I first tell people that you have to decide for yourself, first and foremost, that you are going to become successful independently in your own right. Success, by and large, is not going to be handed to you. It’s something that you’re going to have to work for yourself and develop yourself.

I think sometimes, especially now, a lot of young people believe that success is something that magically gets bestowed upon them. And some people unfortunately think that because they show up after college, or graduate school, “I’m here  success; you need to be tapping me on my shoulder.” [But] that’s not how it works.

The other lesson is you have to develop skills. And you should strive to be the best at whatever the particular discipline or set of skills it is that you choose to devote yourself to.

TWE: Is there one person you would love to have at a future WLC?

PHYLLIS: That would be Oprah Winfrey! The other person I’d truly like to have is Hillary Clinton. We could never have her because she was either in office or running for office in one way or another.

Group Shot at Las Vegas Women's Leadership Conference 2017/Photo: Courtesy WLC

Attendees at 2017 Women’s Leadership Conference

TWE: What do you get personally from heading up this conference?

PHYLLIS: I think that, for me personally, I feel very strongly that this conference provides MGM Resorts an opportunity to do something more that it should be doing as a company to develop women talent in our company.

I am in a privileged position where I have the opportunity to promote and develop and expand – providing to hopefully a larger and larger group of women – the opportunity to get inspiration to be better that they wouldn’t have gotten someplace else.

TWE: I like to think of it as a huge two-day ladies happy hour. 🙂

PHYLLIS: Ha. You could say that!

TWE: Thank you for your time and can’t wait to see you in August!

For more info: WLC

TWITTER: @WLCLV

@MGMGrand

@MGMResorts

FACEBOOKhttps://www.facebook.com/WLCLV

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Embracing Our Journey at the Women’s Leadership Conference

Women's Leadership Legacy Conference, Pasadena, 2012

Christine Schwab, Hope Edelman, Stacey Gualandi and Inger Miller

By Stacey Gualandi/Nov. 1, 2012
Photos by Stacey Gualandi and DPW Leadership Council

With this being a Presidential election year, we are all concerned with “who is the best leader for the job?”  Our leaders are often elected.  But, history has shown that many women have embraced and claimed leadership roles simply by electing to follow their own passion—from political activists like Susan B. Anthony and Lilly Ledbetter to Nobel prize winners Marie Curie and Leymah Gbowee.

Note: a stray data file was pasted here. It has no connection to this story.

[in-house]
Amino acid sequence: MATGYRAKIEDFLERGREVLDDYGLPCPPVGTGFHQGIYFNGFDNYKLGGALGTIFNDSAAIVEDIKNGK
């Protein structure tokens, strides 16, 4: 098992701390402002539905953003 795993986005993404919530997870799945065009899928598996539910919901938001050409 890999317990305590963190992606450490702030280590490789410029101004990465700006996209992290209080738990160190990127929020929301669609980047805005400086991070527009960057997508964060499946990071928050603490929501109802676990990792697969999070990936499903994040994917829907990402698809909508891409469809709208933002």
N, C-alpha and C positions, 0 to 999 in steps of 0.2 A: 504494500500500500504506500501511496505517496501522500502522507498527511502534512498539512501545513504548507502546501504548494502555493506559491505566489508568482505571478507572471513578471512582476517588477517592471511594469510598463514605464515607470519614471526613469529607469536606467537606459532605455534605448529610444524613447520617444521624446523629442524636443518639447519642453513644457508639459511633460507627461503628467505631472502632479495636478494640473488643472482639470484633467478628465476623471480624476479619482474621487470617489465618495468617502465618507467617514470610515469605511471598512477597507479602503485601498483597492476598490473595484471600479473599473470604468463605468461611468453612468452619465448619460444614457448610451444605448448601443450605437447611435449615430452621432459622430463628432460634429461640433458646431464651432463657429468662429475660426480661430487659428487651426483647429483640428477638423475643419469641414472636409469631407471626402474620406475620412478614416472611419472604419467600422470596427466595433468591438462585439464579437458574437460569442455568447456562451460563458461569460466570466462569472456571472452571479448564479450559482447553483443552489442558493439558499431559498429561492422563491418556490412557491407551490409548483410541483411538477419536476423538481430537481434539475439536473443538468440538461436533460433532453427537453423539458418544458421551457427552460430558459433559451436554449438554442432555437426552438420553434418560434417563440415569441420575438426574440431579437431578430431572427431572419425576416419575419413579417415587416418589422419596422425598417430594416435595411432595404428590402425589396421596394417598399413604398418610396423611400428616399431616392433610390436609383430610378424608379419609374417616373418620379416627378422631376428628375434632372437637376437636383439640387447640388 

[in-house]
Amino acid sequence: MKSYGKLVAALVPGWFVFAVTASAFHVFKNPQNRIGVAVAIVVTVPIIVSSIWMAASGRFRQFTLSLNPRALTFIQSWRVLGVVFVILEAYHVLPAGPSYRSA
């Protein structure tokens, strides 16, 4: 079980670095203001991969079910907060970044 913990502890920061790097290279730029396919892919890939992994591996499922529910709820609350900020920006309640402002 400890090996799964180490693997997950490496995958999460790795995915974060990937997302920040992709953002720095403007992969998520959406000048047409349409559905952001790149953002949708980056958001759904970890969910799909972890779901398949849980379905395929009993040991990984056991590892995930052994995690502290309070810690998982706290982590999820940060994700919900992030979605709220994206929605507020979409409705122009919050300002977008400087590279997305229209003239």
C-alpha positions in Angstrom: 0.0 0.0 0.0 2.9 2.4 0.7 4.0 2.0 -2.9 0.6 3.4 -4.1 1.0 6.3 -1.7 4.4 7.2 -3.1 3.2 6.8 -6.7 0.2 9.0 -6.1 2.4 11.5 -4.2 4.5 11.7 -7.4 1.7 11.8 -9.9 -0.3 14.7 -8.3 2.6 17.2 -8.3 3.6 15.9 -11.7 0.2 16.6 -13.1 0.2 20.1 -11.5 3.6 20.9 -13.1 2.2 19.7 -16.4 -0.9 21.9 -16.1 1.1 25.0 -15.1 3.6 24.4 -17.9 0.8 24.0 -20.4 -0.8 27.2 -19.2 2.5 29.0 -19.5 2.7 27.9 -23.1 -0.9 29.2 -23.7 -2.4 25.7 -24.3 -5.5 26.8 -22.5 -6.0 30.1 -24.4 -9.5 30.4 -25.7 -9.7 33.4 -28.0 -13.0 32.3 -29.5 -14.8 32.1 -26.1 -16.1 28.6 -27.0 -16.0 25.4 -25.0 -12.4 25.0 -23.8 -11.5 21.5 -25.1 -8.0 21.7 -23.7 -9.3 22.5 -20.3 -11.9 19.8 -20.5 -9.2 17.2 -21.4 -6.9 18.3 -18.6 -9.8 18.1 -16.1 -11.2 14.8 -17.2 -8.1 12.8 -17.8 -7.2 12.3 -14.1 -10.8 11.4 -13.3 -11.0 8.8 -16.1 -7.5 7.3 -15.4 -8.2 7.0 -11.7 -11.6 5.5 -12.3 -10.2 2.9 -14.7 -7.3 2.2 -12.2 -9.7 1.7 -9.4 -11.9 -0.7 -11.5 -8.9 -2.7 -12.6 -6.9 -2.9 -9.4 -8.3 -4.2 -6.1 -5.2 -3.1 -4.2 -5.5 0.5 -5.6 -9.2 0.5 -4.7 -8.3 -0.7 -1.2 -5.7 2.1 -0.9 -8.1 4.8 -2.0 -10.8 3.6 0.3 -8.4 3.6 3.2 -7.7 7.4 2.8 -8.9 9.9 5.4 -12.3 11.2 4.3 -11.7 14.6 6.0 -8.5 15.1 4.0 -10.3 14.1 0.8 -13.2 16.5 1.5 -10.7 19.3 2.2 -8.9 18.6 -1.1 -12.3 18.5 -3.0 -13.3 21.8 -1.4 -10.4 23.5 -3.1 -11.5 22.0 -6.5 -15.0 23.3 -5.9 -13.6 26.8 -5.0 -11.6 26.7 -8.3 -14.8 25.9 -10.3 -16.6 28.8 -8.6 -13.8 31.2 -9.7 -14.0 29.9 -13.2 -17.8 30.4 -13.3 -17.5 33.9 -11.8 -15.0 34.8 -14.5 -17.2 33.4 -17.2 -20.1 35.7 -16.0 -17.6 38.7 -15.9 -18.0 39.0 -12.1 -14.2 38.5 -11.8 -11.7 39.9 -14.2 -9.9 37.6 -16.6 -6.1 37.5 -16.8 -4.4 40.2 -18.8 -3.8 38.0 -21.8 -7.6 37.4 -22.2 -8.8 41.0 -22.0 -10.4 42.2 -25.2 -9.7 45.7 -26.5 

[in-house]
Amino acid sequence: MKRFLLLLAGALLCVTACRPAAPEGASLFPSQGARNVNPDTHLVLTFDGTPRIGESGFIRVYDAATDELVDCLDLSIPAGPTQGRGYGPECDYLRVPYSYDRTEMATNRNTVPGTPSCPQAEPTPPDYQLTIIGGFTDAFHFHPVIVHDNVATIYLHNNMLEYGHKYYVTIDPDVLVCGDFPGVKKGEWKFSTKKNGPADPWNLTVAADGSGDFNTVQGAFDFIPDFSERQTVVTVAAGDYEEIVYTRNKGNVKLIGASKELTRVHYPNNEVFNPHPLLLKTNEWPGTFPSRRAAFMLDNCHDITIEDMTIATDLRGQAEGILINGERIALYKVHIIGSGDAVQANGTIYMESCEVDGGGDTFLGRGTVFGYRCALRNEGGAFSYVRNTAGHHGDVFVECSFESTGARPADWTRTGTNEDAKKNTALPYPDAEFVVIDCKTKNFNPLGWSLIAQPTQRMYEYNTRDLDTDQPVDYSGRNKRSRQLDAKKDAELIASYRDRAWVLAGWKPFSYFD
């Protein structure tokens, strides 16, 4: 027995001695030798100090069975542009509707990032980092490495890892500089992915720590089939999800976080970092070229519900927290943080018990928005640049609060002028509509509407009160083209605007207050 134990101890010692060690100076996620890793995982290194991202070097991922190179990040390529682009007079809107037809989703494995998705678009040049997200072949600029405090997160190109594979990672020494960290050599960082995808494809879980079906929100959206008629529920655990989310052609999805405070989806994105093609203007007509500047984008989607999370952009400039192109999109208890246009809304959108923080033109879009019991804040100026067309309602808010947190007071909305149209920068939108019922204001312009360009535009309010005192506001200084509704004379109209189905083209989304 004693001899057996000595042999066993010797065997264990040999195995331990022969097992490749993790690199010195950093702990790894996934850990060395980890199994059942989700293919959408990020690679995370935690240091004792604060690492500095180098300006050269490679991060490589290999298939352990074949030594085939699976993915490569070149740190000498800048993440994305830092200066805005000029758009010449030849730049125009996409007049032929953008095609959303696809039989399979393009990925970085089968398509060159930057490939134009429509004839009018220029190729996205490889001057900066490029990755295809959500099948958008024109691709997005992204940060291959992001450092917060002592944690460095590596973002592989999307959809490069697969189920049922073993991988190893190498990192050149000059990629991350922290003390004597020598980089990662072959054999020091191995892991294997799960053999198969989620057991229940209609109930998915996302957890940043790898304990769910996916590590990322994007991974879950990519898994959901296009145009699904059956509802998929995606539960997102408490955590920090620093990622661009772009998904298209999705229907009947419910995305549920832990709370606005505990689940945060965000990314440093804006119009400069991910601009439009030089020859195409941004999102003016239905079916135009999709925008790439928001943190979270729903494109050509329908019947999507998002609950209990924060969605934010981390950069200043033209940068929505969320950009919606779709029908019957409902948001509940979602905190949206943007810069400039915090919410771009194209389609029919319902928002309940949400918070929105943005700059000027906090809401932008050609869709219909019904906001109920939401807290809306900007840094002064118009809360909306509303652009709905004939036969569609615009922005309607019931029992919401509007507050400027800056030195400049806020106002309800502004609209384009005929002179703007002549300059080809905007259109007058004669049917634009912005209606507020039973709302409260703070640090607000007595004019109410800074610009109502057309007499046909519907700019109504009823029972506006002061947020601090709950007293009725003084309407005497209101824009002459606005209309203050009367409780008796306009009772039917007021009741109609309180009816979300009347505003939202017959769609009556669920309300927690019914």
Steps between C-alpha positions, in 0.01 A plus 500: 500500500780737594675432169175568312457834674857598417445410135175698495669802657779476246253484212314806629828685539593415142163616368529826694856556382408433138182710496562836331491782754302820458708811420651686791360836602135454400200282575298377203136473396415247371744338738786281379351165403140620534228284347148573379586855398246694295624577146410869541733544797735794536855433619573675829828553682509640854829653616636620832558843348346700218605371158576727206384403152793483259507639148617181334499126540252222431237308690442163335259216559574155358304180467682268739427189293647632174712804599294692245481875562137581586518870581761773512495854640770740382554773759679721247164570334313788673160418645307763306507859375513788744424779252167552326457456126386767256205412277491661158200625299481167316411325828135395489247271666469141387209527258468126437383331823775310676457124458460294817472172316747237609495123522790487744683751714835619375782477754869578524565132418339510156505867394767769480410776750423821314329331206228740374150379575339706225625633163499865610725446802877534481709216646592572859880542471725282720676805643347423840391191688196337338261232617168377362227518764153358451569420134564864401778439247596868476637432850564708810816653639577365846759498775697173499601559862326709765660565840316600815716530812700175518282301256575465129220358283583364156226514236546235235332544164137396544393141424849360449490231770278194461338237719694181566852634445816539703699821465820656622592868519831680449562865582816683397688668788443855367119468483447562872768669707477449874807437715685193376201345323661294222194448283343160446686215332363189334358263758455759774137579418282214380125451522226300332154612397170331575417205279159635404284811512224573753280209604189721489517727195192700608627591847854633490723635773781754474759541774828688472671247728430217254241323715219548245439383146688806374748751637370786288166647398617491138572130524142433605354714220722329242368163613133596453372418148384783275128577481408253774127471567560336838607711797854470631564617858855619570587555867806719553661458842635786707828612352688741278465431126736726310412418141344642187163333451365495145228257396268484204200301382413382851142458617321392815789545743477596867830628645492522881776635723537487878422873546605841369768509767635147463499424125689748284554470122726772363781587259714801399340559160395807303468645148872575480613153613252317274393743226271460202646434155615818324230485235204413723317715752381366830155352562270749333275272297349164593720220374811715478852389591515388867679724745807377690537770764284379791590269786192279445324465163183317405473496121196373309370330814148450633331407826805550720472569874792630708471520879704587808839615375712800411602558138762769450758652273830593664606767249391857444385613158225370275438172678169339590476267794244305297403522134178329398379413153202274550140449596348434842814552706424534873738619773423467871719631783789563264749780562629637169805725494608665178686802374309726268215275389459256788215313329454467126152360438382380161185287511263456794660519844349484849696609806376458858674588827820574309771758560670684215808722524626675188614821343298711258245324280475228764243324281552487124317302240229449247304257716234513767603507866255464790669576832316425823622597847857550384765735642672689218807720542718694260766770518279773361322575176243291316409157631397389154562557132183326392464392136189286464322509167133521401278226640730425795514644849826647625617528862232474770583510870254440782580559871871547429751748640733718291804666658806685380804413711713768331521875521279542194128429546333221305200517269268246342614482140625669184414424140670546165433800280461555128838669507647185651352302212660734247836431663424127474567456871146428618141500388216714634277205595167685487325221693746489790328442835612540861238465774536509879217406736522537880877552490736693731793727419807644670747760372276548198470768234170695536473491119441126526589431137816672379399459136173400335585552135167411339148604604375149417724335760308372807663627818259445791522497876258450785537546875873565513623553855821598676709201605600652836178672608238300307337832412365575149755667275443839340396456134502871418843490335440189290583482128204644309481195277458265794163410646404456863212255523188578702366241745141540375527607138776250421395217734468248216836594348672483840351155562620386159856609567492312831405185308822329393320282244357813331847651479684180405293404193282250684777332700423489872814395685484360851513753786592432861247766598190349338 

Women's Legacy Leadership Conference, Pasadena, 2012

Well, there was no shortage of dynamic female leaders at the 3rd annual Women’s Leadership Legacy Conference held recently at the Pasadena Convention Center.

This year’s theme was “The Journey,” and one eloquent speaker after another—authors, entrepreneurs, Olympic athletes, motivational speakers, general managers and chief executives—shared their personal stories of triumphs, tragedies, and tributes to a sold-out crowd.

The conference is the brainchild of the Los Angeles County Department of Public Works Leadership Council.  Their sole mission is to foster the growth and leadership skills of their employees through educational and networking opportunities.  And with over 600 people in attendance, their mission appears to be working.

Stacey Gualandi and Gail Farber, Dir. of LA County Public Works at Women's Leadership Conference, 2012

Stacey Gualandi and Gail Farber, Dir. of Public Works, LA County

Gail Farber, the first female Director of the Department of Public Works in the history of the country’s largest Public Works Department, said this conference was meant to inspire, to encourage creativity, and to help us all learn from everyone’s journey.